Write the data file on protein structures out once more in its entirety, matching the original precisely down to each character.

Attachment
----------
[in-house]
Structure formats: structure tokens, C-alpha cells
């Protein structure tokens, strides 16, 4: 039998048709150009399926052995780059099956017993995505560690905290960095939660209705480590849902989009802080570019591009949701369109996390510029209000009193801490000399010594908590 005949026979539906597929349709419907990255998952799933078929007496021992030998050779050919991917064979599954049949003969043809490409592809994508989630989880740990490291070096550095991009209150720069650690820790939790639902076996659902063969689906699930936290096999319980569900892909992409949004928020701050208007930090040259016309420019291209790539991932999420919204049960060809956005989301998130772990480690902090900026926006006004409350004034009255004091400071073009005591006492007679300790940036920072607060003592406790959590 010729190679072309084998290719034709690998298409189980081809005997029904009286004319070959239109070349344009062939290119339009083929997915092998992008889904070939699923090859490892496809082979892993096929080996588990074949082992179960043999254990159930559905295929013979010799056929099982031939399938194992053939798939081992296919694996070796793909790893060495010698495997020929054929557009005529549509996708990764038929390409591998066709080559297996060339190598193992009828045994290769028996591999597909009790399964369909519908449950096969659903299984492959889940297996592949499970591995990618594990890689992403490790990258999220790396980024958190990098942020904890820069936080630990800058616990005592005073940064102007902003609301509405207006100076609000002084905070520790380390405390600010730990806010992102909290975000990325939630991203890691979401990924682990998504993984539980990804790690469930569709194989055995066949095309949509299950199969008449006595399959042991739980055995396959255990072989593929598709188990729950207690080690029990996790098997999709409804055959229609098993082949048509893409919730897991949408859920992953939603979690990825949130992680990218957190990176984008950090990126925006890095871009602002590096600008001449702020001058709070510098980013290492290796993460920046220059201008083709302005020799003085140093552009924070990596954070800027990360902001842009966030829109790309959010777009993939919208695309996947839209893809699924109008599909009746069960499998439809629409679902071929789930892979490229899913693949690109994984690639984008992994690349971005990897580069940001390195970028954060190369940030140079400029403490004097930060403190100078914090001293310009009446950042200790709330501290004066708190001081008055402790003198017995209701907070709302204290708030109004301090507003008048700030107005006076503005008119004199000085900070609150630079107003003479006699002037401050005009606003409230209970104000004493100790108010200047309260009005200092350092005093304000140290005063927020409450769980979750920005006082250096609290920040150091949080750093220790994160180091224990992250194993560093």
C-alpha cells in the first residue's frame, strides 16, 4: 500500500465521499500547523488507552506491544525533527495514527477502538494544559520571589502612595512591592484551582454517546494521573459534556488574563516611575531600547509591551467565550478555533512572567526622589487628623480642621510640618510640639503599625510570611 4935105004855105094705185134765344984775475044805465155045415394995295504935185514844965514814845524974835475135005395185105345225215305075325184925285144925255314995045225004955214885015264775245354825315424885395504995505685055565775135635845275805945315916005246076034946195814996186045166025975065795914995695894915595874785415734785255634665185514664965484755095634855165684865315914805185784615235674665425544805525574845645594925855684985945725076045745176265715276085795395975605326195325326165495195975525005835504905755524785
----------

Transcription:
[in-house]
Structure formats: structure tokens, C-alpha cells
């Protein structure tokens, strides 16, 4: 039998048709150009399926052995780059099956017993995505560690905290960095939660209705480590849902989009802080570019591009949701369109996390510029209000009193801490000399010594908590 005949026979539906597929349709419907990255998952799933078929007496021992030998050779050919991917064979599954049949003969043809490409592809994508989630989880740990490291070096550095991009209150720069650690820790939790639902076996659902063969689906699930936290096999319980569900892909992409949004928020701050208007930090040259016309420019291209790539991932999420919204049960060809956005989301998130772990480690902090900026926006006004409350004034009255004091400071073009005591006492007679300790940036920072607060003592406790959590 010729190679072309084998290719034709690998298409189980081809005997029904009286004319070959239109070349344009062939290119339009083929997915092998992008889904070939699923090859490892496809082979892993096929080996588990074949082992179960043999254990159930559905295929013979010799056929099982031939399938194992053939798939081992296919694996070796793909790893060495010698495997020929054929557009005529549509996708990764038929390409591998066709080559297996060339190598193992009828045994290769028996591999597909009790399964369909519908449950096969659903299984492959889940297996592949499970591995990618594990890689992403490790990258999220790396980024958190990098942020904890820069936080630990800058616990005592005073940064102007902003609301509405207006100076609000002084905070520790380390405390600010730990806010992102909290975000990325939630991203890691979401990924682990998504993984539980990804790690469930569709194989055995066949095309949509299950199969008449006595399959042991739980055995396959255990072989593929598709188990729950207690080690029990996790098997999709409804055959229609098993082949048509893409919730897991949408859920992953939603979690990825949130992680990218957190990176984008950090990126925006890095871009602002590096600008001449702020001058709070510098980013290492290796993460920046220059201008083709302005020799003085140093552009924070990596954070800027990360902001842009966030829109790309959010777009993939919208695309996947839209893809699924109008599909009746069960499998439809629409679902071929789930892979490229899913693949690109994984690639984008992994690349971005990897580069940001390195970028954060190369940030140079400029403490004097930060403190100078914090001293310009009446950042200790709330501290004066708190001081008055402790003198017995209701907070709302204290708030109004301090507003008048700030107005006076503005008119004199000085900070609150630079107003003479006699002037401050005009606003409230209970104000004493100790108010200047309260009005200092350092005093304000140290005063927020409450769980979750920005006082250096609290920040150091949080750093220790994160180091224990992250194993560093």
C-alpha cells in the first residue's frame, strides 16, 4: 500500500465521499500547523488507552506491544525533527495514527477502538494544559520571589502612595512591592484551582454517546494521573459534556488574563516611575531600547509591551467565550478555533512572567526622589487628623480642621510640618510640639503599625510570611 4935105004855105094705185134765344984775475044805465155045415394995295504935185514844965514814845524974835475135005395185105345225215305075325184925285144925255314995045225004955214885015264775245354825315424885395504995505685055565775135635845275805945315916005246076034946195814996186045166025975065795914995695894915595874785415734785255634665185514664965484755095634855165684865315914805185784615235674665425544805525574845645594925855684985945725076045745176265715276085795395975605326195325326165495195975525005835504905755524785